You have engaged in Sourdough-splaining.

You. Have. All. Done. It.

Because to the newcomer the question seems simple, but as nothing is simple in "The Last Frontier" and everything requires a lengthy dis-plain-ation.

But, as usual, I digress.

The Cheechakette was curious about the concept that there are things in our world that can be dangerous.

Sure, she was from a big city and was used to things like convenience store stabbings, drive by shootings and buses running over people at bus stops.

But she was having a real hard time wrapping her head around the idea that someone could step out from the friendly confines of the First City and run into trouble with Nature.

You know the type. 

Raised on "Nature" as portrayed by Walt Disney and the Sierra Club. Nature as a wondrous, beautiful thing that you can just wander into and out of as safely as the frozen food aisle at Safeway. - More...
Monday PM - May 01, 2017

jpg Editorial Cartoon: First 100 Days For the Press

Editorial Cartoon: First 100 Days For the Press
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Distributed to subscribers for publication by Cagle Cartoons, Inc.


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letter House Majority Coalition's Bogus School Tax is Disappointing By Dan Bockhorst - The Alaska State House passed the Education Funding Act (House Bill 115) on April 16 by a unanimous vote of all 22 House Coalition members. However, none of the other 18 members of the House voted for the bill. The measure is now under consideration in the Senate. - More...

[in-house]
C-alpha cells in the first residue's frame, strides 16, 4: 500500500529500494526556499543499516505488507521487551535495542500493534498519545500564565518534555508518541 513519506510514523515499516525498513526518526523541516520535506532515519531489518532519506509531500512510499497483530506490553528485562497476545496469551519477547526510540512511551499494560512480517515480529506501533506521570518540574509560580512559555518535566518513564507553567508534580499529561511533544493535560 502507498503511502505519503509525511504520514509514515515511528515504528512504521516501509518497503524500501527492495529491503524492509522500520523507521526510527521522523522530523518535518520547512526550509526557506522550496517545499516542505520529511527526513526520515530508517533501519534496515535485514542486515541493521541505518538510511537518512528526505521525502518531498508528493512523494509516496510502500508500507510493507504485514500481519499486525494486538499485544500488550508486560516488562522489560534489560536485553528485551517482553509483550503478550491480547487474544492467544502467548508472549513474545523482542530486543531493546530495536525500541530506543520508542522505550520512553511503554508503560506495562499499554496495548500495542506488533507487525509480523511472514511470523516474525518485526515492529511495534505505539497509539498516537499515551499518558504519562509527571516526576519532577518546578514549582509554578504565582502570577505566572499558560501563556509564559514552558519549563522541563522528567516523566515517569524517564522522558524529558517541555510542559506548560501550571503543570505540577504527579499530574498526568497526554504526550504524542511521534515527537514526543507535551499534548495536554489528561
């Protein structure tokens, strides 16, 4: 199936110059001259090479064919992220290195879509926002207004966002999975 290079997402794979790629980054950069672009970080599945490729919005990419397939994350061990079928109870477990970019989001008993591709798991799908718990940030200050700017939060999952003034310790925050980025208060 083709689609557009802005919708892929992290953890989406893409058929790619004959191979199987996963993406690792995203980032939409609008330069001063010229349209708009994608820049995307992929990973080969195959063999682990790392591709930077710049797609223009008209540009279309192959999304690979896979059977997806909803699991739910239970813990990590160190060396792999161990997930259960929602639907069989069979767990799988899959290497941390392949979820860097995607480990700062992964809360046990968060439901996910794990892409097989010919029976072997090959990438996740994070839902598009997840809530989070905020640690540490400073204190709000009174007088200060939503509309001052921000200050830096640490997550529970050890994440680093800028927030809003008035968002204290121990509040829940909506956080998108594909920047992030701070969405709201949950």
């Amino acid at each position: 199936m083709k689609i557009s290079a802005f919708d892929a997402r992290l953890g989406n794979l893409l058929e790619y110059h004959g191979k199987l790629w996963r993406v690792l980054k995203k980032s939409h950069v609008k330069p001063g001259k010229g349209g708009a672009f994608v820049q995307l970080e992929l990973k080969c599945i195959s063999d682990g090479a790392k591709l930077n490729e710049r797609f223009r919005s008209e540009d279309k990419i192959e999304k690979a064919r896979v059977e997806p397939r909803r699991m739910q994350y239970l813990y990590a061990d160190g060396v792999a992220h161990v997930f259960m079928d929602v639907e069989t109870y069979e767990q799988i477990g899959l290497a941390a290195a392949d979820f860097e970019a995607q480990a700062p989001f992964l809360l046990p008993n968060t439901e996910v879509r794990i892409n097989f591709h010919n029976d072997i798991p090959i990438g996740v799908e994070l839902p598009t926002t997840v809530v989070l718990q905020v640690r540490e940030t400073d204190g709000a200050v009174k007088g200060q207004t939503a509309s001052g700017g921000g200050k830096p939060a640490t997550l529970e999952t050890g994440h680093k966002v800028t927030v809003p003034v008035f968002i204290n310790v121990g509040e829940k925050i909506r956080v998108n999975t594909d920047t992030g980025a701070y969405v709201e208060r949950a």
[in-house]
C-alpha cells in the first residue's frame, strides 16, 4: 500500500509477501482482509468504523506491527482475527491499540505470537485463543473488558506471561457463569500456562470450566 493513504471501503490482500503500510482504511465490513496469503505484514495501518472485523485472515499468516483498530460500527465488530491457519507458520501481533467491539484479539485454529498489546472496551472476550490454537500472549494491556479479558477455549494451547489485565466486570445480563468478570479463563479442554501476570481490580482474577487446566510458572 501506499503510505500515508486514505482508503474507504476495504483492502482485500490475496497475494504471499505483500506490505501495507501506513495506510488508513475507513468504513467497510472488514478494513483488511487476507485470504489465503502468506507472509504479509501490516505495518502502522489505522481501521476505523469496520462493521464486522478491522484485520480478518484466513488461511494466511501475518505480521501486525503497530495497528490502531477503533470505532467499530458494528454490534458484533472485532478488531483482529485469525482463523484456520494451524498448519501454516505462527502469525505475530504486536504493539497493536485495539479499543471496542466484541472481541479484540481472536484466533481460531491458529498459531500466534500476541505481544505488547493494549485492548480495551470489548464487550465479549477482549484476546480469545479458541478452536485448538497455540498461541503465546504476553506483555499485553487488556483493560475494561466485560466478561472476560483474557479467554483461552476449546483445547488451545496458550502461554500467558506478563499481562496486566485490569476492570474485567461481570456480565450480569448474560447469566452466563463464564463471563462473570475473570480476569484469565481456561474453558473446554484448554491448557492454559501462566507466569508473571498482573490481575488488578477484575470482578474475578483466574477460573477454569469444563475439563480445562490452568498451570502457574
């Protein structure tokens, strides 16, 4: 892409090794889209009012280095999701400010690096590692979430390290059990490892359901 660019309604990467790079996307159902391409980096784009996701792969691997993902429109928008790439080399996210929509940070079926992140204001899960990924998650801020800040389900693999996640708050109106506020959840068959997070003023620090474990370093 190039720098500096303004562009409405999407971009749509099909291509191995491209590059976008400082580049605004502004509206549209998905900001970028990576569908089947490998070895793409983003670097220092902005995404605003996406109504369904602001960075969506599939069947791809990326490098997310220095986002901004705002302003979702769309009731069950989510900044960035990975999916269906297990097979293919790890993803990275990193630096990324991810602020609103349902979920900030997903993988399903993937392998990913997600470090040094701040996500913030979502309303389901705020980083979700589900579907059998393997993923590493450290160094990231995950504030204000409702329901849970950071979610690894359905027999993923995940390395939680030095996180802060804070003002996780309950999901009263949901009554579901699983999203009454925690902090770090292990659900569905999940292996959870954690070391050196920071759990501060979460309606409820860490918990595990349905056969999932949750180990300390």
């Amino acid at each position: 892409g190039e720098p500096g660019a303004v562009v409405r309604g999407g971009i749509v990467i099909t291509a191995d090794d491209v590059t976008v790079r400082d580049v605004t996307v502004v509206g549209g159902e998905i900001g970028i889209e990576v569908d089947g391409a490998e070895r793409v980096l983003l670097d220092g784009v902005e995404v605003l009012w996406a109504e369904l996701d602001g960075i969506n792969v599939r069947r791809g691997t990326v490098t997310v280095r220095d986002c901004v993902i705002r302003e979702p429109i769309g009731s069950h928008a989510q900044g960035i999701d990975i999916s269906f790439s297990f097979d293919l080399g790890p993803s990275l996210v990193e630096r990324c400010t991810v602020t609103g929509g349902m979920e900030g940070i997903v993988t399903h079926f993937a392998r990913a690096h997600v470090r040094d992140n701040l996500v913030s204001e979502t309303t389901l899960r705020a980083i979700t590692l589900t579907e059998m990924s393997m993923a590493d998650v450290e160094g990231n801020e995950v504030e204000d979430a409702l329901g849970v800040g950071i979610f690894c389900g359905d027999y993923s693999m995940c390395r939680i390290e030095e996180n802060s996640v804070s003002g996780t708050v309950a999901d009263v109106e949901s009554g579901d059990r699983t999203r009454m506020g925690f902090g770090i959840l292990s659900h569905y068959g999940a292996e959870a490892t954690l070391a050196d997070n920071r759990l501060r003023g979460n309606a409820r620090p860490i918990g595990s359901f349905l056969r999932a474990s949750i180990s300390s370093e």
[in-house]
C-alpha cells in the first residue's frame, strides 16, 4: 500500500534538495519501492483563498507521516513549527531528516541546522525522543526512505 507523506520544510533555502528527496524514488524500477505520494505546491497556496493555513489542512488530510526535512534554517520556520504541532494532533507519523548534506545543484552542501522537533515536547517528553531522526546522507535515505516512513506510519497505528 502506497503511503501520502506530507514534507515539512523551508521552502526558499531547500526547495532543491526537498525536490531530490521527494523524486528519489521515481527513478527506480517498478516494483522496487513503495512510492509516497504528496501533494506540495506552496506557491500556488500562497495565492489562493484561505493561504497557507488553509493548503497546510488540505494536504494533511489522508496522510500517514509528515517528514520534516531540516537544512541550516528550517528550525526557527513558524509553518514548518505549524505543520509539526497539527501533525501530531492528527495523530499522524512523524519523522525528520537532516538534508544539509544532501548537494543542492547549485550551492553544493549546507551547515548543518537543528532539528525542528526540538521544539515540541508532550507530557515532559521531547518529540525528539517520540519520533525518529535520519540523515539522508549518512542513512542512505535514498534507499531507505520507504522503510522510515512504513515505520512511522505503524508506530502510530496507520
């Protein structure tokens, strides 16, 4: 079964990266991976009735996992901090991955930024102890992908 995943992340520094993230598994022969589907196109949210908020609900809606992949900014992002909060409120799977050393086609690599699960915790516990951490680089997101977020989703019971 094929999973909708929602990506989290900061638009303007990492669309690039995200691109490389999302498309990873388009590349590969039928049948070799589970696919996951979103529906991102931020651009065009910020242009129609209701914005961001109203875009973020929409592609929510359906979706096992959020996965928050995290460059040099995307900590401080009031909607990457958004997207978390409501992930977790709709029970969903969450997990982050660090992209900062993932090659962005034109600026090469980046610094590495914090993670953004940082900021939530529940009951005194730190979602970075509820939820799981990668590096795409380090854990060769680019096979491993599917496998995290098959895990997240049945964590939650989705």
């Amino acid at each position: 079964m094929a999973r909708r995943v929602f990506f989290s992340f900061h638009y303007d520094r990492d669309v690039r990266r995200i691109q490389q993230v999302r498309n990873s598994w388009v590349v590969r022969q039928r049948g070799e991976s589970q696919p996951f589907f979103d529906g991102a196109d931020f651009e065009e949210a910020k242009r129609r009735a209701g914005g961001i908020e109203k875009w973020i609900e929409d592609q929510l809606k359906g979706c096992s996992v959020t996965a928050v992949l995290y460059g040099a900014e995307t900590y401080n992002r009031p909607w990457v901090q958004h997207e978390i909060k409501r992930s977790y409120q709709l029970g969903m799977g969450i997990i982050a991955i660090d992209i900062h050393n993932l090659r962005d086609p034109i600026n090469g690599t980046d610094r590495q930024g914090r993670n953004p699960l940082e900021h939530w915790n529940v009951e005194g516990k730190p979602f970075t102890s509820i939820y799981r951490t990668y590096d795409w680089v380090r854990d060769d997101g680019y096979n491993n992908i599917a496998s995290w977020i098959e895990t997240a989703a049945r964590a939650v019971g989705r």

Monday PM - May 01, 2017

letter Stop Corruption By Andrée McLeod - There’s a very important bill stuck in the Democrat-led House Majority Coalition that needs to be on the books in order to stop corruption in the Capitol.  SB 5 is sponsored by Senator Kevin Meyer (R, Anchorage) and has already passed the Senate unanimously. - More...
Monday PM - May 01, 2017

letter Alaska’s Future: A Tale of Two Legislative Visions By Rep. Paul Seaton - Education is perhaps the single largest responsibility of the Alaska state government. The Alaska House Majority Coalition has made clear that our constitutionally mandated obligation to provide K-12 education and to support the University are amongst our highest priorities. - More...
Thursday PM - April 27, 2017

letter Safe Alaska, Free From Violence By Gov. Bill Walker, Lt. Gov. Byron Mallott - As governor and lieutenant governor, our decisions are infuenced by the roles we held long before we took office. As husbands, brothers and sons, we cherish the strong women in our lives. As grandfathers and fathers, we want to ensure a safer Alaska. It is one of our administration's highest priorities. - More...
Thursday PM - April 27, 2017

letter Income tax By A. M. Johnson - For those supportive of a State (Teacher) Income Tax. Nothing is stopping each of you to submit a check to the State in any amount your little heart desires. Nothing. Aaaaaa, but that is not the goal, the goal is for ME and the remaining private citizens to pay an income tax so that YOU are able to continue to enjoy life at the level you deem or negotiate desirable. - More...
Thursday PM - April 27, 2017